September 25th is a date former Ocean Beach resident Darlene Hyatt will never forget. On that day, in 1978, Pacific Southwest Airlines Flight 182 crashed into a North Park neighborhood.
Hyatt was a relatively new telephone reservations agent, working for the San Diego-based airline, on the top floor of PSA’s headquarters at Lindbergh Field (the current commuter terminal building.)
She remembers having made a reservation for a passenger to fly from San Jose to LAX. Then, when she took her next call, she spoke with a older woman who was crying and begging to know if her granddaughter was onboard a PSA plane that crashed.
Hyatt remembers, “We didn’t know anything at first. On the wall was a big screen that relayed information to us. The words 'mishap' appeared on the screen.”
Hyatt said the weirdest thing was having to take calls from people who wanted reservations and didn't know what had just happened. And then maybe the next call might come in from someone crying, screaming, or praying for information about their loved ones aboard Flight 182.
In what Hyatt says was a pretty short period of time (considering the limited communications technology of the day), reservations supervisors went through the room and let the agents know what happened, and to advise callers of a hotline number.
“We could look out the top-floor window and see the smoke from the crash,” said Hyatt.
With visibility of ten miles, and on a clear Santa Ana day, a Boeing 727, PSA Flight 182, was on landing approach to Lindbergh Field. At 9:01 a.m., at 2600 feet, the jet hit a Cessna 182 Skyhawk. According to the cabin flight recorder, the jet crashed into a North Park neighborhood 22 1/2 seconds after the collision.
A photographer from the County of San Diego public relations department and a TV news cameraman from Channel 7/39 captured the images of the plane as it fell out of the sky. Both photographers were in the area shooting a different story when they heard the collision above them.
The crash remains California’s most deadly: 135 passengers and crew, including 30 PSA employees “deadheading” the flight back to PSA’s home base from its original departure out of Sacramento, with a stop at LAX.
The two in the Cessna (a pilot and instructor) and seven on ground were also killed. Twenty-two homes were damaged or destroyed by the impact and the debris.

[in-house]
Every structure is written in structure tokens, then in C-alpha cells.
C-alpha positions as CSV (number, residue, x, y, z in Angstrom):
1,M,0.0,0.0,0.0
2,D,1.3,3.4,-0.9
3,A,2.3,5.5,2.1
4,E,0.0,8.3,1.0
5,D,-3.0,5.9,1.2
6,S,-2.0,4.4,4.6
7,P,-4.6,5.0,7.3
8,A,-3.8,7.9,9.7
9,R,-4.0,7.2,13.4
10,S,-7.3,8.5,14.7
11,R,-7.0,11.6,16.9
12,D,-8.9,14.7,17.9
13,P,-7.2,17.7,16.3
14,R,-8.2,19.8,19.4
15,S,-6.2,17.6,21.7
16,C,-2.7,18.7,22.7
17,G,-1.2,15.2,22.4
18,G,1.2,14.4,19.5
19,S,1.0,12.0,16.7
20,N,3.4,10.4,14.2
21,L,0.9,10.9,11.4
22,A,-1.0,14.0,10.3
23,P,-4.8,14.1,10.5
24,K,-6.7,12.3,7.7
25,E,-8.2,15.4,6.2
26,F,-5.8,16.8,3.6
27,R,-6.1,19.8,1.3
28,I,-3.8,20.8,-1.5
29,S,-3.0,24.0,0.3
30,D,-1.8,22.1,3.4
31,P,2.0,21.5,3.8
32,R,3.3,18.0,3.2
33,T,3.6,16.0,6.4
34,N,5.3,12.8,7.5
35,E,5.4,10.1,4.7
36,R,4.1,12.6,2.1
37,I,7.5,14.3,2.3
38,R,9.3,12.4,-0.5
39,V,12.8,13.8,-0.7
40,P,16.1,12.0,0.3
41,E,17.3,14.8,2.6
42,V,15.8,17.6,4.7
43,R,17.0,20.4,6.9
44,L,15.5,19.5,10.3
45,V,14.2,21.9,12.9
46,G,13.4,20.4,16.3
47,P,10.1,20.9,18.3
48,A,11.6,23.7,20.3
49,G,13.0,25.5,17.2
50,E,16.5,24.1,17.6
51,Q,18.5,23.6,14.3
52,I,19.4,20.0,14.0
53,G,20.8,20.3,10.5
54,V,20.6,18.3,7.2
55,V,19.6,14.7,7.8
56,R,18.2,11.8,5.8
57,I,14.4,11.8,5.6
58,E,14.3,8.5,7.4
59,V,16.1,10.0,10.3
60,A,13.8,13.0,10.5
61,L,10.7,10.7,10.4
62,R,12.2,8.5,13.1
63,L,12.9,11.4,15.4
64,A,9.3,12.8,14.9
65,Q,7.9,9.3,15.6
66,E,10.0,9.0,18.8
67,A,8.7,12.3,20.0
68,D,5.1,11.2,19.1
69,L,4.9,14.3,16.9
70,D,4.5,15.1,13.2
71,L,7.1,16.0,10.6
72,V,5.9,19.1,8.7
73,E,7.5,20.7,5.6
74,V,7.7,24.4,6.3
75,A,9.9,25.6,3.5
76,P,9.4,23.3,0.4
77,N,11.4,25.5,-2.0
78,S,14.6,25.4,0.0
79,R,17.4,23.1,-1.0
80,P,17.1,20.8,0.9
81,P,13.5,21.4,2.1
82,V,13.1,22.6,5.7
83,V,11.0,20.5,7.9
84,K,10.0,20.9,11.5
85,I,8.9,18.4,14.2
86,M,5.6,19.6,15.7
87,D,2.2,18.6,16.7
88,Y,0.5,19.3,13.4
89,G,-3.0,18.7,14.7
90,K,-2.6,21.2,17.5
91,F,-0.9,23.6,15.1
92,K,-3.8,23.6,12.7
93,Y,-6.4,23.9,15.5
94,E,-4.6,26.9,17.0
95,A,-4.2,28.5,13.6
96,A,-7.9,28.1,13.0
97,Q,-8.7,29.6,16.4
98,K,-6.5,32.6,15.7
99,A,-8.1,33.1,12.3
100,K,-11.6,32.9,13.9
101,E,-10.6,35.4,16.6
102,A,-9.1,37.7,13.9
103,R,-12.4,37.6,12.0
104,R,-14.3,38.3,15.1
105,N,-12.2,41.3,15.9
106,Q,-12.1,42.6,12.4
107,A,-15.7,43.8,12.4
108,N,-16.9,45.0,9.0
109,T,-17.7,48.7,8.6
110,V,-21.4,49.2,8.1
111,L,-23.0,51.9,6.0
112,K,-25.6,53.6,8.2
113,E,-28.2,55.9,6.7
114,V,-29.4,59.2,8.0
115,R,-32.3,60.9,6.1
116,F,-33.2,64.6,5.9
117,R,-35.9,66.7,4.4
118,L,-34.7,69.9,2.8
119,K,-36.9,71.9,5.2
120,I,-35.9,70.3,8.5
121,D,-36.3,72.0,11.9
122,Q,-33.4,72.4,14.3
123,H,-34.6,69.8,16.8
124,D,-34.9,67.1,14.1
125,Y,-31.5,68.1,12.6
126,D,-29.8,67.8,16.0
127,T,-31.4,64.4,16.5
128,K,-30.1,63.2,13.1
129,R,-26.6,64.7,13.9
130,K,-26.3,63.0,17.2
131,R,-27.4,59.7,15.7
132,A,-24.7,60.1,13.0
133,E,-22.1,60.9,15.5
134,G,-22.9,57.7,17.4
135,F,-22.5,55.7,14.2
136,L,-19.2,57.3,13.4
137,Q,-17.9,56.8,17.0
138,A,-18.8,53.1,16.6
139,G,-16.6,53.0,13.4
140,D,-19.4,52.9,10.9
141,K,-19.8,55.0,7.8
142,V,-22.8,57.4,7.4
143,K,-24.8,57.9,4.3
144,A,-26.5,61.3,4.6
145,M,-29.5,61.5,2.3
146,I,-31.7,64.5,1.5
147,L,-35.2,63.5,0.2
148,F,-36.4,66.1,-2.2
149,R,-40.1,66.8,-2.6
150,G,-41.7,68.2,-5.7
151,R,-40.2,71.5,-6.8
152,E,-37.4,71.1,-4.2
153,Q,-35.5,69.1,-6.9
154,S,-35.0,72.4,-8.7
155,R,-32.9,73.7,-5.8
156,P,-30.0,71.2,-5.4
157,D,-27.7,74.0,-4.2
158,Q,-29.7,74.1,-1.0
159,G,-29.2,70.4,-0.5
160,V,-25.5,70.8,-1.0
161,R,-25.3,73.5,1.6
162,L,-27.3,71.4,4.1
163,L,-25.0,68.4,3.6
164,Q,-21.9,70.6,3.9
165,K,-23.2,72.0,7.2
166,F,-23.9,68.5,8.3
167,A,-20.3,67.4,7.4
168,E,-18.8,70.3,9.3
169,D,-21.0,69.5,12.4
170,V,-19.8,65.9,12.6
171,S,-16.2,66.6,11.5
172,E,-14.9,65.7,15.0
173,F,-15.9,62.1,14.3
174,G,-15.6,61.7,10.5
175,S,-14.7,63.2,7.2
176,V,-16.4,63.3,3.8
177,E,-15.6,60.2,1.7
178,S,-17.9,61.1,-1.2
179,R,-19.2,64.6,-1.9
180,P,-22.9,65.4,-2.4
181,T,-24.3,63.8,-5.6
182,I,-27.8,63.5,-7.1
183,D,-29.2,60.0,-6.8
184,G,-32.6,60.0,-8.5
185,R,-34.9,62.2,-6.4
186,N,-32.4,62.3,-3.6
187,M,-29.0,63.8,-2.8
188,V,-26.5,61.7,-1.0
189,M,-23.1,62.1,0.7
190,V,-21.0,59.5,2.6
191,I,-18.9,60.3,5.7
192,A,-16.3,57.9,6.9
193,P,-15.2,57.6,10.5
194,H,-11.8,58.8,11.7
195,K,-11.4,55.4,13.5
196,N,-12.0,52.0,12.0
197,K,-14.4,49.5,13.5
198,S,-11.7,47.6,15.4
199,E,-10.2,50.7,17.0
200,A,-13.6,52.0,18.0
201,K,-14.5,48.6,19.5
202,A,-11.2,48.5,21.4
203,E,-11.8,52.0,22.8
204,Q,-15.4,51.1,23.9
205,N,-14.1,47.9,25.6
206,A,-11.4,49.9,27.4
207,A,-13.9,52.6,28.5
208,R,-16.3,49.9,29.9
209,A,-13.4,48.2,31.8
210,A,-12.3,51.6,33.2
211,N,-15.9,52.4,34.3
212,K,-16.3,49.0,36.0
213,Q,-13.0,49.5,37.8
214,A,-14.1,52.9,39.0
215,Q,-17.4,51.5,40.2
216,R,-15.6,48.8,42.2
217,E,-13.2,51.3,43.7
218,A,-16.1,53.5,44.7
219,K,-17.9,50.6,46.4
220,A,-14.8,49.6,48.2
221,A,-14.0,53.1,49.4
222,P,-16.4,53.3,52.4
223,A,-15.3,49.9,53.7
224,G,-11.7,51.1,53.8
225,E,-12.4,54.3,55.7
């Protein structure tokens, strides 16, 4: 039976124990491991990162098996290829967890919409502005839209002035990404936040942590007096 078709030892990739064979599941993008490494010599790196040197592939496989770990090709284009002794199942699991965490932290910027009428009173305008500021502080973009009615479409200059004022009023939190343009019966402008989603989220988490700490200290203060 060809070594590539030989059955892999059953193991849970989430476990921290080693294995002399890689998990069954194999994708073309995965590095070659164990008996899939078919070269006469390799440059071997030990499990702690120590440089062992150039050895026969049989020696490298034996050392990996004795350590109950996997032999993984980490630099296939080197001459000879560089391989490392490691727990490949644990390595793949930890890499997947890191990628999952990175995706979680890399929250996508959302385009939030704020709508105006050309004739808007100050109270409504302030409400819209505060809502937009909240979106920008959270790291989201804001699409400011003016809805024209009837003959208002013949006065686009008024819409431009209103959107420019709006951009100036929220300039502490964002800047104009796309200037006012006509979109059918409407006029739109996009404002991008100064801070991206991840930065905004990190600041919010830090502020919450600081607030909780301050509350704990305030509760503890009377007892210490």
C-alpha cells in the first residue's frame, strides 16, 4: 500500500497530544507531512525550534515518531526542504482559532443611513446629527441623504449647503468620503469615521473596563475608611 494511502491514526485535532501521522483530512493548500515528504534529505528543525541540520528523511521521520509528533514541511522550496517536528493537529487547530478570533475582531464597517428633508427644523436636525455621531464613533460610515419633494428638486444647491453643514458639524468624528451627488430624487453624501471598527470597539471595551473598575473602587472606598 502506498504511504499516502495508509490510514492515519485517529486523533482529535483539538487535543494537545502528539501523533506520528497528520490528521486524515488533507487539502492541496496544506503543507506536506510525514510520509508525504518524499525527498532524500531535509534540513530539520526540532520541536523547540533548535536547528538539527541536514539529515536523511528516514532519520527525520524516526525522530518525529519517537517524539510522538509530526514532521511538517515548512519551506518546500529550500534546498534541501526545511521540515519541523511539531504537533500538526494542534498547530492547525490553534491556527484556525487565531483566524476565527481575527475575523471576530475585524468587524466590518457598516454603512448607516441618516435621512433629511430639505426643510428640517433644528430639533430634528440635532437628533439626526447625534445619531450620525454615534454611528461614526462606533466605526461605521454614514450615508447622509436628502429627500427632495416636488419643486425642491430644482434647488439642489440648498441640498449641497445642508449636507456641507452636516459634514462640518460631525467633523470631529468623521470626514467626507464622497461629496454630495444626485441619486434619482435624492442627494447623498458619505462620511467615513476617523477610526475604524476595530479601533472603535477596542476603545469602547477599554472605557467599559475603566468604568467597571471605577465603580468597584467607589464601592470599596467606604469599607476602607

Nearby St. Augustine High School served as a command center and morgue. The visual images of body parts scattered around was too much for some first responders to handle, and many quit or retired after working the crash scene.
The cause of the crash was ruled pilot error, as the captains were supposed to maintain a visual sighting of the Cessna. They assumed the plane had flown underneath them and didn’t notify the tower.
As a result of the investigation, the National Transportation Safety Board immediately implemented “Terminal Radar Service Area,” which further separated all aircraft around Lindbergh Field. In 1980, the FAA eliminated visual flight rules for passenger jets, implementing “positive radar control” of all aircraft in the area.
After a similar 1986 crash in the L.A. suburb of Cerritos, the FAA activated the "Traffic Collision Alert and Avoidance System" which is now used on all commercial aircraft.
Because PSA Flight 182’s collision was ruled pilot error, it is used as a teaching aid in current flight training.
In 1988, San Diego lost its hometown airline, one of the first discount airlines, known for its smile on every plane. PSA was bought out by U.S. Air (now part of American Airlines.)
Hyatt, now residing in Denver, remained in the airline industry for another 36 years working as a gate agent. She returned to San Diego to join other former PSA employees in their last-Friday-in-September annual reunion to honor the victims of the Flight 182 and to reminisce about happier times working the “Friendliest Airline in the World.”